Saturday, March 31, 2012

Tasso - Cajun Smoked Ham

So lately I have been trying to pick up larger cuts of meat and do various things with them.  I use the excuse of economy but the underlying truth is that I enjoy amateur butchery.  In addition to that, it is definitely convenient to buy a 3 lb chuck roast, have it sitting in the freezer, and be able to fit many whims with it.  Beef stew?  Ground beef?  Shaved beef for cheesesteaks?   I have a wide variety of bases covered.  Keeping it locked in vacuum bags extends the freezer life so I have the luxury of using one large cut over a couple months.  The downside to this (if you could call it a downside) is that occasionally I find myself wanting to get rid of things so that I can pick up something else, or feeling the need to make something with a certain cut before freezer burn, the inevitable asshole, sets in.

Last weekend I found myself wanting to get rid of the last of a pork shoulder.  I had about 1½ lb of shoulder that I wanted to use.  I had a hankering to break out the smoker and do something cured/smoked, because I didn't intend on using the shoulder immediately.  The first thing that came to mind was to make tasso - the ubiquitous ham used all throughout Cajun cooking.  

I think tasso often gets a comparison to bacon.  They are used in similar ways, primarily as a seasoning ingredient for bigger meals like jambalaya.  They are both cured, but tasso is a very quick cure compared to bacon, which can take up to a week.  Tasso cures for a matter of hours on much smaller cuts of meat.  Tasso uses shoulder, whereas bacon uses belly, and tasso uses a strong spice rub, lending a complex flavor profile after smoking.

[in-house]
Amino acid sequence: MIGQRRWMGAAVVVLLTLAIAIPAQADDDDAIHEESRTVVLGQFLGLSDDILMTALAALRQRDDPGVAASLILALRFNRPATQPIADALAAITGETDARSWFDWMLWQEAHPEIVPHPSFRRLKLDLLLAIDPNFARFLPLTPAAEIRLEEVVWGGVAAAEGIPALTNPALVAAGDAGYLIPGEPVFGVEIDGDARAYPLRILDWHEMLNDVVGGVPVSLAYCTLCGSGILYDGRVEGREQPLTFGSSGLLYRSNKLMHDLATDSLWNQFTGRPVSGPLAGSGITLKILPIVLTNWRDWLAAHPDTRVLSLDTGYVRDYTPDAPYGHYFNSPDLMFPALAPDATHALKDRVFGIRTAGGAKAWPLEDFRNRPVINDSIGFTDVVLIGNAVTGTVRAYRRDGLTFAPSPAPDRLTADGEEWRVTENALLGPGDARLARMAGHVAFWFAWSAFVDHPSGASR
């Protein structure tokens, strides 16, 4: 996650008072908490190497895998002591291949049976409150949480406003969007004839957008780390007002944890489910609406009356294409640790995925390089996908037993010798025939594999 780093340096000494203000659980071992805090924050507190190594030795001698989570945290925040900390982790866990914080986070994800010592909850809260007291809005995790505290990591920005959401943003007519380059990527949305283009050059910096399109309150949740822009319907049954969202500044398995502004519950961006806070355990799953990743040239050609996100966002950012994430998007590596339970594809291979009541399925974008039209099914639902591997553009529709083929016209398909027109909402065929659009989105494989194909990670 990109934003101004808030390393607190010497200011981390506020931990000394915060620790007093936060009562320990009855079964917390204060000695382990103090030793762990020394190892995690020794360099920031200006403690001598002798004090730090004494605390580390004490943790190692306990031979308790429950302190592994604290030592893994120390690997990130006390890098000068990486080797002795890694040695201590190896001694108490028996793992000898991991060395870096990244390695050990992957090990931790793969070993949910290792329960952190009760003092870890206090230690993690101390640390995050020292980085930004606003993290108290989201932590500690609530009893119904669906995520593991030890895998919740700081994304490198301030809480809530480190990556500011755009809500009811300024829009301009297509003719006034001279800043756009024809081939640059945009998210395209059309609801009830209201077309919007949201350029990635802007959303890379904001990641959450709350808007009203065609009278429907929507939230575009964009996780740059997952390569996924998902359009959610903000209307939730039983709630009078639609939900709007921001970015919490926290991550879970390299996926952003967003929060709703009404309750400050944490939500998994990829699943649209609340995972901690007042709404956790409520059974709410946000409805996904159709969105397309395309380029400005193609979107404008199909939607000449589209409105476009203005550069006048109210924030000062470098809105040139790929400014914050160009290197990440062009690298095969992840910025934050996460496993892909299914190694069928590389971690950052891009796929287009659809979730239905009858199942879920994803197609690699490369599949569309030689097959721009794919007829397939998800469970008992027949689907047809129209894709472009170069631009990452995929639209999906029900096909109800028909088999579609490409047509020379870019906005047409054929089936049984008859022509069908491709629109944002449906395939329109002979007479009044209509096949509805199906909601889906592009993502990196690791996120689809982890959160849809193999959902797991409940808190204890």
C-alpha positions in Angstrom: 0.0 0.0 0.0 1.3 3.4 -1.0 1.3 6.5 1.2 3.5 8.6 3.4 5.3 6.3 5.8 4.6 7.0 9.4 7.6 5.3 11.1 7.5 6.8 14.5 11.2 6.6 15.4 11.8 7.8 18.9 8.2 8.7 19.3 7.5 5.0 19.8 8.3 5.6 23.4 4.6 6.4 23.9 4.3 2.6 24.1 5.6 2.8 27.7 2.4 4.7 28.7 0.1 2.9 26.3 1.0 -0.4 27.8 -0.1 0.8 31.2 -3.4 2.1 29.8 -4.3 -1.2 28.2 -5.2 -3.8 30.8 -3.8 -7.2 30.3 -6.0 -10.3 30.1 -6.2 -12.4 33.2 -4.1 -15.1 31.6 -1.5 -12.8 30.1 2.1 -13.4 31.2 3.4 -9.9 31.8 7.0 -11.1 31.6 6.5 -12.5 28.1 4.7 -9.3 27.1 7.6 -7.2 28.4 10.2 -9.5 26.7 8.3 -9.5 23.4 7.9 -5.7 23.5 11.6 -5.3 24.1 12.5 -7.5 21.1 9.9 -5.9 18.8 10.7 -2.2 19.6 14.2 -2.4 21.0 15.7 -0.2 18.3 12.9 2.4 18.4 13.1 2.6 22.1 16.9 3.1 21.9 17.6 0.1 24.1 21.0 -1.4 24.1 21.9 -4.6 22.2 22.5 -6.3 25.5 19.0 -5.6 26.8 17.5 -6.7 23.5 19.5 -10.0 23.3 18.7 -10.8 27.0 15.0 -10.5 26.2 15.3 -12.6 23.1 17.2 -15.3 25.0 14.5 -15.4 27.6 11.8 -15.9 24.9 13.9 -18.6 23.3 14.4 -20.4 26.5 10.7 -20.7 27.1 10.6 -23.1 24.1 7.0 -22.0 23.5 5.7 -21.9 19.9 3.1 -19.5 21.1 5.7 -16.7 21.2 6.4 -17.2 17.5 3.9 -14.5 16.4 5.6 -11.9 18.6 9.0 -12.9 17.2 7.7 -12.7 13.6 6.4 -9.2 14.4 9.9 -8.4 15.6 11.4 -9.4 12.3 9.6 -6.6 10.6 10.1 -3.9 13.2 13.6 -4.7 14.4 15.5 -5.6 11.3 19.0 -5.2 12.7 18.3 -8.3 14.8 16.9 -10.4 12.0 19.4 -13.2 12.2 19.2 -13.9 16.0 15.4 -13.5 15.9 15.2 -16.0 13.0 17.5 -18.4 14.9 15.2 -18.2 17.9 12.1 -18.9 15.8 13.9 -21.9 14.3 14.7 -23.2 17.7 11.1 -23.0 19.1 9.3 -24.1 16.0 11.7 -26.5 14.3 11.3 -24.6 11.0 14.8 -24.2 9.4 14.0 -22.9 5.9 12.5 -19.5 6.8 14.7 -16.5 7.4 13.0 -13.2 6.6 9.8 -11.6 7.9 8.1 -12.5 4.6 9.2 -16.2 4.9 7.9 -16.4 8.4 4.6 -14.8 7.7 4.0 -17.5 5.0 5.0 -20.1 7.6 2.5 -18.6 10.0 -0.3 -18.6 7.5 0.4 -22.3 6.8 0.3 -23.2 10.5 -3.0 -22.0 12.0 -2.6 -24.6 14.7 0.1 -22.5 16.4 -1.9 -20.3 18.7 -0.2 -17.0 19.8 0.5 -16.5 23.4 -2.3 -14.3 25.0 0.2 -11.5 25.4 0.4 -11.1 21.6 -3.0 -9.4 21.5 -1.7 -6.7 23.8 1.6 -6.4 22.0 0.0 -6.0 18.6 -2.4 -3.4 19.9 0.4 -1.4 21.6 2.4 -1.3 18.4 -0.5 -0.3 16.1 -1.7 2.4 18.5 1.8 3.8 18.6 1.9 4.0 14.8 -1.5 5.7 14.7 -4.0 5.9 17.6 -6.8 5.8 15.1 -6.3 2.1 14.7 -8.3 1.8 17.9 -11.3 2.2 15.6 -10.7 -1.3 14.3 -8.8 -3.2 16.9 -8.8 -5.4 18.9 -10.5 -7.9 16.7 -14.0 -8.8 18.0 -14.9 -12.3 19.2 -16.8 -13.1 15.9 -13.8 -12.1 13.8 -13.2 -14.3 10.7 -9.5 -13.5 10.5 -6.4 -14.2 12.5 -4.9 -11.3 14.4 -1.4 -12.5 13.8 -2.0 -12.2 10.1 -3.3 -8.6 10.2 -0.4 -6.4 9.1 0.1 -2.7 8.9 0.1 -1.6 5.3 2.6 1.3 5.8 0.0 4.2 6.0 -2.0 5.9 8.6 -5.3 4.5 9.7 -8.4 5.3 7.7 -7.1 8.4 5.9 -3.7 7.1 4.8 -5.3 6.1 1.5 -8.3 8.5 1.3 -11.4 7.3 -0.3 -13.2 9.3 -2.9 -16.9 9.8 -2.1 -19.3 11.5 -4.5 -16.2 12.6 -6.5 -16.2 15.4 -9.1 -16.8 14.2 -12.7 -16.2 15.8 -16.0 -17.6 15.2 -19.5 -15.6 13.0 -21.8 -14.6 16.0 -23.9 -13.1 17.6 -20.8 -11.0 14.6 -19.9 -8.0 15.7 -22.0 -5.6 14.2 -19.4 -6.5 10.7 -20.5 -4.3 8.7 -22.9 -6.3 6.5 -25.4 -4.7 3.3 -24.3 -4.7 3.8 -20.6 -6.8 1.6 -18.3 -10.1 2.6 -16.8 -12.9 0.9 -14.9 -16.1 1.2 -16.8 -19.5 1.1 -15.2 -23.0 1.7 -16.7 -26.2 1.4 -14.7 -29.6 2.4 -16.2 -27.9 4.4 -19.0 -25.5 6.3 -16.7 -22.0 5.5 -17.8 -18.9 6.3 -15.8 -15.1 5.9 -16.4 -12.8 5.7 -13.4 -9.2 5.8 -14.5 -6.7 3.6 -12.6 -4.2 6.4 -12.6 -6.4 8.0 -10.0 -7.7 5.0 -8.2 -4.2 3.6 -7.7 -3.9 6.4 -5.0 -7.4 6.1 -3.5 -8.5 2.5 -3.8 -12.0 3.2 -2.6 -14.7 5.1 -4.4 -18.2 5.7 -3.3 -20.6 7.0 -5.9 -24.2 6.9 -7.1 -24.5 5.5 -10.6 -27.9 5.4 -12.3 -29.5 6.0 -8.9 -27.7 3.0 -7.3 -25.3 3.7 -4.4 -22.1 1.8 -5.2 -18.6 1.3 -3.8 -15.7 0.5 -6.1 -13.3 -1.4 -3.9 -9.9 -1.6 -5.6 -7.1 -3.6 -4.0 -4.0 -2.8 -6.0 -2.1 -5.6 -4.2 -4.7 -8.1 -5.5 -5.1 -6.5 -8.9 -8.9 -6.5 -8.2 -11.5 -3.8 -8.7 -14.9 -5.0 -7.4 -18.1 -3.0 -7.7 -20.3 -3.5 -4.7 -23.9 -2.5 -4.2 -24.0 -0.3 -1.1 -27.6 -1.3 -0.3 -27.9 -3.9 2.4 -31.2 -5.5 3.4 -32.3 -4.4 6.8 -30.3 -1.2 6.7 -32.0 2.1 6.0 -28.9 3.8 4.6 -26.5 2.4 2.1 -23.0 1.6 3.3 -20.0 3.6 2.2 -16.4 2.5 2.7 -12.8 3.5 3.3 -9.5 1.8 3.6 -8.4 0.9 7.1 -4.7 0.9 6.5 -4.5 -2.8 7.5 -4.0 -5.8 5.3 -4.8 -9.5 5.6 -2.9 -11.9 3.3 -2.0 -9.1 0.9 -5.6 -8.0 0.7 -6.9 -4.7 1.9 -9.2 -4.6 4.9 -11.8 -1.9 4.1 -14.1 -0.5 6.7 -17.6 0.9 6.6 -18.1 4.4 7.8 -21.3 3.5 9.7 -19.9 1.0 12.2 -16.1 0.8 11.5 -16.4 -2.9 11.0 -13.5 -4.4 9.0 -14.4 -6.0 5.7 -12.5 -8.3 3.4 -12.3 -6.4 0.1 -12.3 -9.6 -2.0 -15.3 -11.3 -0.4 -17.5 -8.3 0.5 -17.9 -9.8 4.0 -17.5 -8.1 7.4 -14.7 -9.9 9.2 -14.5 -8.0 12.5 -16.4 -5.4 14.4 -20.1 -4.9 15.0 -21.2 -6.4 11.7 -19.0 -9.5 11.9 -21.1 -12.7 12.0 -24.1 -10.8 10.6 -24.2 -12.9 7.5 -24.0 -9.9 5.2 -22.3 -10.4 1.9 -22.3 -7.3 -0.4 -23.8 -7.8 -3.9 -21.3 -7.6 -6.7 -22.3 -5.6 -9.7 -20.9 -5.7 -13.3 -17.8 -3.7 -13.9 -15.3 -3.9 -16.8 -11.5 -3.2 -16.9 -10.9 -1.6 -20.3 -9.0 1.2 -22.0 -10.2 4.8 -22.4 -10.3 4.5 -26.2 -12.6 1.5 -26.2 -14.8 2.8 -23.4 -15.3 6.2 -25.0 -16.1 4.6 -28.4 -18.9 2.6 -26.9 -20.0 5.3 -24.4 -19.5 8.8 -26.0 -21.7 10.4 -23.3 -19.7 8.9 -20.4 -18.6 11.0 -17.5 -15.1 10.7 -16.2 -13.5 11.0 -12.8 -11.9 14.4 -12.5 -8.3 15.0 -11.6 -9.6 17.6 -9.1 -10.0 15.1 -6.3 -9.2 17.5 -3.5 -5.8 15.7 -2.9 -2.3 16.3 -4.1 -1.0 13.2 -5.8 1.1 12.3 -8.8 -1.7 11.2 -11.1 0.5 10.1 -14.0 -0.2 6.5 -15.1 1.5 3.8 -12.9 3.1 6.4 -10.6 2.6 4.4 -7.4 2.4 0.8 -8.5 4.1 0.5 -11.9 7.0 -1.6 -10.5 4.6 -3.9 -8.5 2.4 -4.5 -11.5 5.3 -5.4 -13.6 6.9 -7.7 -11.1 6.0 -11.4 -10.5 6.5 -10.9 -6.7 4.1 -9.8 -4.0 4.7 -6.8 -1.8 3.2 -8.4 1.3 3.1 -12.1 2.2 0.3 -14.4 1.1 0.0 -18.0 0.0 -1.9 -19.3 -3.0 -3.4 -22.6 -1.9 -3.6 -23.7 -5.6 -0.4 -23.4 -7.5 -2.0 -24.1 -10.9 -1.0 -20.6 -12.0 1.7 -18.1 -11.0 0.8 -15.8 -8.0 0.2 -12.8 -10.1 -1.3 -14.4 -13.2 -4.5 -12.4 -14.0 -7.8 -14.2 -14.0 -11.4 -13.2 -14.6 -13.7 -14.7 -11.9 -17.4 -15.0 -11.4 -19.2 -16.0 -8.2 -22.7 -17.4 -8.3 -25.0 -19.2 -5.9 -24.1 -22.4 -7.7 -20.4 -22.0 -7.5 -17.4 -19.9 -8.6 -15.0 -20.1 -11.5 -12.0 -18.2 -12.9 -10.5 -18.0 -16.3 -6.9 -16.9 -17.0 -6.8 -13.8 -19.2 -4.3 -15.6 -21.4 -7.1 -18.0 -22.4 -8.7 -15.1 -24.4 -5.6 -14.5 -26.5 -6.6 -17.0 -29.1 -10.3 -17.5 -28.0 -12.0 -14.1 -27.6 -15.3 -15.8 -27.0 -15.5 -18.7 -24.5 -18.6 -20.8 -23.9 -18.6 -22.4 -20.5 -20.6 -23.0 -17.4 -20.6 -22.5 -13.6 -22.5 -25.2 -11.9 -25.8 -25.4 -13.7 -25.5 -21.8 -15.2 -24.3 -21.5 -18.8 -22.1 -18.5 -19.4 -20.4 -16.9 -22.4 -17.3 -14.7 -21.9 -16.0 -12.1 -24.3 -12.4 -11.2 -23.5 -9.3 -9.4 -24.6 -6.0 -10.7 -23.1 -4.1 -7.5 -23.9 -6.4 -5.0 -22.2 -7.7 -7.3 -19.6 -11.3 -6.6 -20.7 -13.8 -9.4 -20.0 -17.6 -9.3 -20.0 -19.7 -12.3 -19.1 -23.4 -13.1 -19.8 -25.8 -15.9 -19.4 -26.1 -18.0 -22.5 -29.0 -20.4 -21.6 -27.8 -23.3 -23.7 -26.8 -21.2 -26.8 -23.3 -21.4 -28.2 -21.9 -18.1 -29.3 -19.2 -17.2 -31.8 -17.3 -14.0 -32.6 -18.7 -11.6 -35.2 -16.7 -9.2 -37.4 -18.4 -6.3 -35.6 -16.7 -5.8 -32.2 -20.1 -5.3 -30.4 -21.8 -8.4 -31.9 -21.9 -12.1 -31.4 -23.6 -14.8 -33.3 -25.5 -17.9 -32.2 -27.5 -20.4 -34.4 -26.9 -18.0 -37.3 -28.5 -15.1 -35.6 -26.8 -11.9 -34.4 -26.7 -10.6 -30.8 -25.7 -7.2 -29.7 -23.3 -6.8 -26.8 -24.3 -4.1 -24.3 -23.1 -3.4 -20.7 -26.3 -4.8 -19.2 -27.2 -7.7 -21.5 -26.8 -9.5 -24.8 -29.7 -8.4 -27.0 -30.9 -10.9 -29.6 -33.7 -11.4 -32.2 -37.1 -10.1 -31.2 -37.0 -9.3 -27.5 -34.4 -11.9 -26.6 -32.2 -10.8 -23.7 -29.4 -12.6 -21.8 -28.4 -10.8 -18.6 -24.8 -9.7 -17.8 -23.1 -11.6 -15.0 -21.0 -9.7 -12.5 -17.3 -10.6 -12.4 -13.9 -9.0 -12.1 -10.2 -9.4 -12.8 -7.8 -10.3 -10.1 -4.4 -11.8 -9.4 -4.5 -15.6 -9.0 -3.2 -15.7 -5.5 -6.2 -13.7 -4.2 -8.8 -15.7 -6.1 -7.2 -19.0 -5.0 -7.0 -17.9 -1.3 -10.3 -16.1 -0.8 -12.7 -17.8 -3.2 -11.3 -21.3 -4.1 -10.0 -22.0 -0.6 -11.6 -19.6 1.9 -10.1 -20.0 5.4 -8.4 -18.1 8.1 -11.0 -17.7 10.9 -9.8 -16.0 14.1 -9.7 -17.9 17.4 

Traditionally, tasso is smoked using pecan wood.  I had to settle for a mix of alder and hickory (1:2 ratio), I wanted a smoked flavor but not too strong.  Alder is a nice mild wood often used for smoking fish, so I relied mostly on that with a little bit of hickory to give it a little backbone.


Tasso - Cajun Smoked Ham

(recipe adapted from Charcuterie by Michael Ruhlman)

1.5-2 lb pork shoulder, cut into roughly 1" thick slabs
8 oz kosher salt
4 oz sugar

1½ tbsp ground white pepper
3/4 tbsp cayenne pepper
1½ tbsp dried marjoram
1½ tbsp ground allspice

Start by combining the salt and sugar for your cure.  Dredge your shoulder cuts in the cure, shake off excess, and set them in a container to cure for 4 hours.  You could add pink salt to the cure, I opted not to.  In this cure you would use 1 oz of pink salt.

Combine the rub ingredients.  I had to use the old fashioned mortar and pestle to grind my white pepper so it is extra chunky.  I got tired and my mortar and pestle are small and kind of hard to use.

Rinse the shoulder slabs and pat them dry with a paper towel.  Use your hands to work in the rub on all sides of the shoulder.

Get your smoker preheated to 180º.  Soak the wood chips for at least 30 minutes, add them to the smoker and watch for first whisps of smoke to come out.  Add the tasso and smoke to a temperature of 155º.  Add woodchips as necessary.  Let cool and use as needed or freeze for future use.

Sunday, March 4, 2012

Brazilian Chicken and Okra Stew